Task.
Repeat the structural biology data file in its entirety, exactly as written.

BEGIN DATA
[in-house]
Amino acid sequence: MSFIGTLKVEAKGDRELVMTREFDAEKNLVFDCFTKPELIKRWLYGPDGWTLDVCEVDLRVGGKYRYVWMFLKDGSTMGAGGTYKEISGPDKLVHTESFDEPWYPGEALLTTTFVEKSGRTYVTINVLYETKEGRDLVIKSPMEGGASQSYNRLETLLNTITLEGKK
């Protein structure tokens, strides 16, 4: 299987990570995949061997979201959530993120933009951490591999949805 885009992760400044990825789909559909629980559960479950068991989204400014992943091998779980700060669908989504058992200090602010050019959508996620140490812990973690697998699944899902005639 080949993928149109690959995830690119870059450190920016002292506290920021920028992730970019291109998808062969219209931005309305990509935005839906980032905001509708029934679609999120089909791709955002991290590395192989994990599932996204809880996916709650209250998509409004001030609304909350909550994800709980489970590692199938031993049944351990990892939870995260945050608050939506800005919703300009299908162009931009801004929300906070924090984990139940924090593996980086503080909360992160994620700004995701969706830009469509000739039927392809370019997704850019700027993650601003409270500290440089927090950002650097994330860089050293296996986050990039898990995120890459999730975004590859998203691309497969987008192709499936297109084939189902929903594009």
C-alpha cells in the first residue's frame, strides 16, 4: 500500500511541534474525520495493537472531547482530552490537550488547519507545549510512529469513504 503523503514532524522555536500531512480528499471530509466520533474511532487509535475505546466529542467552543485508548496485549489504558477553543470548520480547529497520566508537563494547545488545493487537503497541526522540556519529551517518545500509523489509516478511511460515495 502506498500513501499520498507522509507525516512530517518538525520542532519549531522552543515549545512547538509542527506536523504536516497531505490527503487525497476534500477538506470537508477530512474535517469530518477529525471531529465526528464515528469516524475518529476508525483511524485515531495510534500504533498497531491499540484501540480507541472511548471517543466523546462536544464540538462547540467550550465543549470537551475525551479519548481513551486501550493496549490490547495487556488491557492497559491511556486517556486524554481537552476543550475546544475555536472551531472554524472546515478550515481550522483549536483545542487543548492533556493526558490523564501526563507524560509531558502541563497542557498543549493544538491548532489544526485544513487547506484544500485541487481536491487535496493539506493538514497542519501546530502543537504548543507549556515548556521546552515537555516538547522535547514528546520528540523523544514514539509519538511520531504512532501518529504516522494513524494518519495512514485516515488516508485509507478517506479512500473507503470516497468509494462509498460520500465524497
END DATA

[in-house]
Amino acid sequence: MSFIGTLKVEAKGDRELVMTREFDAEKNLVFDCFTKPELIKRWLYGPDGWTLDVCEVDLRVGGKYRYVWMFLKDGSTMGAGGTYKEISGPDKLVHTESFDEPWYPGEALLTTTFVEKSGRTYVTINVLYETKEGRDLVIKSPMEGGASQSYNRLETLLNTITLEGKK
């Protein structure tokens, strides 16, 4: 299987990570995949061997979201959530993120933009951490591999949805 885009992760400044990825789909559909629980559960479950068991989204400014992943091998779980700060669908989504058992200090602010050019959508996620140490812990973690697998699944899902005639 080949993928149109690959995830690119870059450190920016002292506290920021920028992730970019291109998808062969219209931005309305990509935005839906980032905001509708029934679609999120089909791709955002991290590395192989994990599932996204809880996916709650209250998509409004001030609304909350909550994800709980489970590692199938031993049944351990990892939870995260945050608050939506800005919703300009299908162009931009801004929300906070924090984990139940924090593996980086503080909360992160994620700004995701969706830009469509000739039927392809370019997704850019700027993650601003409270500290440089927090950002650097994330860089050293296996986050990039898990995120890459999730975004590859998203691309497969987008192709499936297109084939189902929903594009």
C-alpha cells in the first residue's frame, strides 16, 4: 500500500511541534474525520495493537472531547482530552490537550488547519507545549510512529469513504 503523503514532524522555536500531512480528499471530509466520533474511532487509535475505546466529542467552543485508548496485549489504558477553543470548520480547529497520566508537563494547545488545493487537503497541526522540556519529551517518545500509523489509516478511511460515495 502506498500513501499520498507522509507525516512530517518538525520542532519549531522552543515549545512547538509542527506536523504536516497531505490527503487525497476534500477538506470537508477530512474535517469530518477529525471531529465526528464515528469516524475518529476508525483511524485515531495510534500504533498497531491499540484501540480507541472511548471517543466523546462536544464540538462547540467550550465543549470537551475525551479519548481513551486501550493496549490490547495487556488491557492497559491511556486517556486524554481537552476543550475546544475555536472551531472554524472546515478550515481550522483549536483545542487543548492533556493526558490523564501526563507524560509531558502541563497542557498543549493544538491548532489544526485544513487547506484544500485541487481536491487535496493539506493538514497542519501546530502543537504548543507549556515548556521546552515537555516538547522535547514528546520528540523523544514514539509519538511520531504512532501518529504516522494513524494518519495512514485516515488516508485509507478517506479512500473507503470516497468509494462509498460520500465524497